Recently, a lot of blogs (incited by the Everything Seminar) have been talking about the Axiom of Choice and it’s more horrifying implications. Well, I’m going to jump in on the bandwagon and present deGroot’s problem. This is essentially a continuous version of the Banach-Tarski paradox, and is therefore somewhat more horrifying than the standard version. The solution is due to Trevor Wilson, and my understanding is that it came out of an REU. This post is mostly taken from having to present his paper to one of my professors as part of an independent study on Banach-Tarski.

Standard Banach-Tarski is a discrete paradox. That is, the pieces move instantaneously from the unit ball you begin with to the two unit balls you finish with. De Groot asked if there were a continuous version, that is, a way to actually pull the ball apart with a continuous family of isometries. To this end, we define are *continuously* -*equidecomposable*, written if there are finite partitions , of , respectively and a family of -paths so that for all we have and for all and all . We omit if it is the full isometry group. This is an equivalence relation on subsets of . We also define to be the bounded subsets of with and we require that , that is, that the group of isometries contains all of the translations in the first two coordinates.

We define , that is, continuous equidecomposability classes, and define with such that lies to the left of in the first coordinate. This summation is well-defined, associative and commutative, by fairly straightforward arguments. We’d like to be able to pick , so we call a pair of disjoint sets *extricable* if . For a finite family of pairwise disjoint sets we call it extricable if . This means that, intuitively, two sets are extricable if we can separate them physically by breaking them into finitely many pieces. If is extricable, then is extricable when for each . We want to find a class of sets that are always extricable. So we let consist of bounded sets such that any two disjoint subsets of are extricable. Equivalently, such that any finite pairwise disjoint family of subsets of is extricable. We intend to show that . To do so, we’ll need to know that is closed under taking subsets and under unions of extricable families, and that there is a partition of into sets and such that are codense. We will assume both of these, and the second requires the use of the Axiom of Choice. We can now prove that . First, we let . Using the sets , , we define . Also, define . Let the diameter of , and now we know that is extricable, because we can translate by in the second dimension and then by in the first. It is enough to show that . Actually, for any and there is a singe path in such that it can separate any disjoint pair defined as follows: Let and be sequences in and respectively, and define a sequence in by , , Then, we let linearly interpolate between and during the time interval and with . For we have , and so . And so, for all , and moreover lies strictly to the right of , and so extricates . And so we have established that . This theorem has many consequences. For one thing, if , any finite partition of a bounded subset of is extricable by translations. However, here’s the coup de grace: If and is a path-connected group of isometries of containing all translations in two dimensions, then any two -equidecomposable bounded subsets and of are continuously -equidecomposable. If we suppose that and are discretely equidecomposable using the partitions and and isometries . Choosing a path from to in gives , and so we have . And now, we apply the traditional Banach-Tarski Paradox to obtain the following: If , then any two bounded subsets of with nonempty interior are continuously equidecomposable using proper isometries. This is the strong form of the Banach-Tarski paradox, in which the pieces are pulled apart continuously. I’ve been told that logicians who thought about this were trying to show that you couldn’t do this (or that it was consistent that you couldn’t). Well, ZFC is far richer than expected, it seems.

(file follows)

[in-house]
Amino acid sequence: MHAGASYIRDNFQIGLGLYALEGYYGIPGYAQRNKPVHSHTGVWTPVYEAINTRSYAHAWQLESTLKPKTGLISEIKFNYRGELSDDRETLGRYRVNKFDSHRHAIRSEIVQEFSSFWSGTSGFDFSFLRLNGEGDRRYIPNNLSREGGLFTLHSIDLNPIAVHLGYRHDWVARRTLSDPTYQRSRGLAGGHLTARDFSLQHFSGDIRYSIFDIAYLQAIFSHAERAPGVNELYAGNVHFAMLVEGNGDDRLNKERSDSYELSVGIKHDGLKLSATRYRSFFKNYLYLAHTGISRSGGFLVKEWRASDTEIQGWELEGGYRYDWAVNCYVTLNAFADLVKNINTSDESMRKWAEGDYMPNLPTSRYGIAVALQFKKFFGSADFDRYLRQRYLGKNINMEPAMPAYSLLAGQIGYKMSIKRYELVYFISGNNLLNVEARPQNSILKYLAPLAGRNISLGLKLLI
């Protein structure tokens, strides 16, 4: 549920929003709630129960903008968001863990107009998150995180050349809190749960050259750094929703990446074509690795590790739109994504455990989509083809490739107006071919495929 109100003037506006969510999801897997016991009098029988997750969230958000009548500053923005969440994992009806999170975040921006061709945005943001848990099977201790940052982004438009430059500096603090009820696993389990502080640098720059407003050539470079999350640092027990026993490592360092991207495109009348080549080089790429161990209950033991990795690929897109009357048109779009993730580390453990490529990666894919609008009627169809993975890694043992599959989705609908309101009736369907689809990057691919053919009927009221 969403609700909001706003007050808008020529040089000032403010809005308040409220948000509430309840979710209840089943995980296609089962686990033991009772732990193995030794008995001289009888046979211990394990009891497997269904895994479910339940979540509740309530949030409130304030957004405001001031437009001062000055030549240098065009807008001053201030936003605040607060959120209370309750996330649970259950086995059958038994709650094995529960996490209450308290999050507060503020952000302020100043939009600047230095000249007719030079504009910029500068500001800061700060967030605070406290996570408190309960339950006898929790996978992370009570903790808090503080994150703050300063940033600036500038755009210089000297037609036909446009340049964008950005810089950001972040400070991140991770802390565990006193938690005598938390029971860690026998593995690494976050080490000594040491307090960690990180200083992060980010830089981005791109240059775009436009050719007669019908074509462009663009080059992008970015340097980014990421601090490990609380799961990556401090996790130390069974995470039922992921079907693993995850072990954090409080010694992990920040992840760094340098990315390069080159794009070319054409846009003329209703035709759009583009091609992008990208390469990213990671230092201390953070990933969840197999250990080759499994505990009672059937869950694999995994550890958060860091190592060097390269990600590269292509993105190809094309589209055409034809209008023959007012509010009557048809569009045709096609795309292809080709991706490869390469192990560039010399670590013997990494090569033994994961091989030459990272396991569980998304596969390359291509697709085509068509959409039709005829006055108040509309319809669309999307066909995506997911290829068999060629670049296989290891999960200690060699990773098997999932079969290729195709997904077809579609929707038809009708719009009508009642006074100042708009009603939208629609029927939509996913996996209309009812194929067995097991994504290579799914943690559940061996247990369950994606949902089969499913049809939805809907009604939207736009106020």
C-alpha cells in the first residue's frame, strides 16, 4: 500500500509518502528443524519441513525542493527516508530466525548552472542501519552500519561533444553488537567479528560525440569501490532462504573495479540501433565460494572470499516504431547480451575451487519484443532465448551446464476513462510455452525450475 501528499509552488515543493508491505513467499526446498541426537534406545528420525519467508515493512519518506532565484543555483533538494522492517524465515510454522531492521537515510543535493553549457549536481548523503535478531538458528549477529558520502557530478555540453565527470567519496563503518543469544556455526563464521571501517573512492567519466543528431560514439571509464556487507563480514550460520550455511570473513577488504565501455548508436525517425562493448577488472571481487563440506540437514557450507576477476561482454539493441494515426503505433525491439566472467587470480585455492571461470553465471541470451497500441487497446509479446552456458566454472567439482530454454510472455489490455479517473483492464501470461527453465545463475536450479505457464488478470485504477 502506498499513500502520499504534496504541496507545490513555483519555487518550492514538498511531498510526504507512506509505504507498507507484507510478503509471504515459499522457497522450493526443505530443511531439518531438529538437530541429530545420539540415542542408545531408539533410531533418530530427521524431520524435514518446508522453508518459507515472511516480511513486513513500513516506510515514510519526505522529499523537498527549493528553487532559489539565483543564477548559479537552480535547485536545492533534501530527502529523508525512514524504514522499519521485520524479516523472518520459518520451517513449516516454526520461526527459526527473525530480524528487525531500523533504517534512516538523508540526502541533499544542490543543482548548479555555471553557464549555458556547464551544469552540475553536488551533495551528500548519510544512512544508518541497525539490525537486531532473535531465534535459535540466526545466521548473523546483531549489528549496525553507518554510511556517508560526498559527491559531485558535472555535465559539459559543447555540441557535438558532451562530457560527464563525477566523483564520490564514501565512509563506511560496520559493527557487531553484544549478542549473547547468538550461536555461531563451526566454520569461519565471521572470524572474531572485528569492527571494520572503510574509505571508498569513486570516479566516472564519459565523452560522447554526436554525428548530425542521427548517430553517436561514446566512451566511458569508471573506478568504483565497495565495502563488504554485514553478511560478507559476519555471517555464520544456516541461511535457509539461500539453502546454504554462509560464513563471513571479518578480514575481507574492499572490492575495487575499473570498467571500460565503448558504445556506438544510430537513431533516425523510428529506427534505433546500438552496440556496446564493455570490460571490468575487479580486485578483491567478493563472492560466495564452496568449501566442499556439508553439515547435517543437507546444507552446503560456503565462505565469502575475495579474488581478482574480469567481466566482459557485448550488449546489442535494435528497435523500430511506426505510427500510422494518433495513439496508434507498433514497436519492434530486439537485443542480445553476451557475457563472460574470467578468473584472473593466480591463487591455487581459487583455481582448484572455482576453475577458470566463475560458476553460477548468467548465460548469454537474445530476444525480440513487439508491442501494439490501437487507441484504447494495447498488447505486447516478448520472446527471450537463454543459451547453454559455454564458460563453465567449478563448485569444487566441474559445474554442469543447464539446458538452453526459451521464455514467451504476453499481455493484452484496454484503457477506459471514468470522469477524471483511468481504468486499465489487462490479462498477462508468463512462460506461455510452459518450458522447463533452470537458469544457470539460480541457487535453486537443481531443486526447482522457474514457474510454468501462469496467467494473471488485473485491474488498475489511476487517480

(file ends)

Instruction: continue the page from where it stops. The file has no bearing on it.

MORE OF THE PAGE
While we are looking at the horrible consequences of AC it might be worthwhile to see what we loose if we don’t use it. For example, without AC the set of real numbers may be a countable union of countable sets and we can not reasonably define the Lebesgue measure on it, or any nontrivial (-additive) measure that assigns 0 to singletons.

Of course, I personally am a big fan of AC. Vector Spaces should have bases, nonzero rings should have maximal ideals, etc. I guess you could say that Zorn’s Lemma is the version that I truly believe in, and the others just come part and parcel with it. But in general, I believe we lose a lot more by not taking Choice than by accepting it. I mostly just thought that this was a fun result and that it should be shared.

It’s indeed a very nice result I wasn’t aware of, thanks for sharing it. In return can I ask if you know whether the Banach-Tarski paradox can be obtained using only the countable axiom of choice? I had blogged about that a while ago but was confused and would welcome any hint…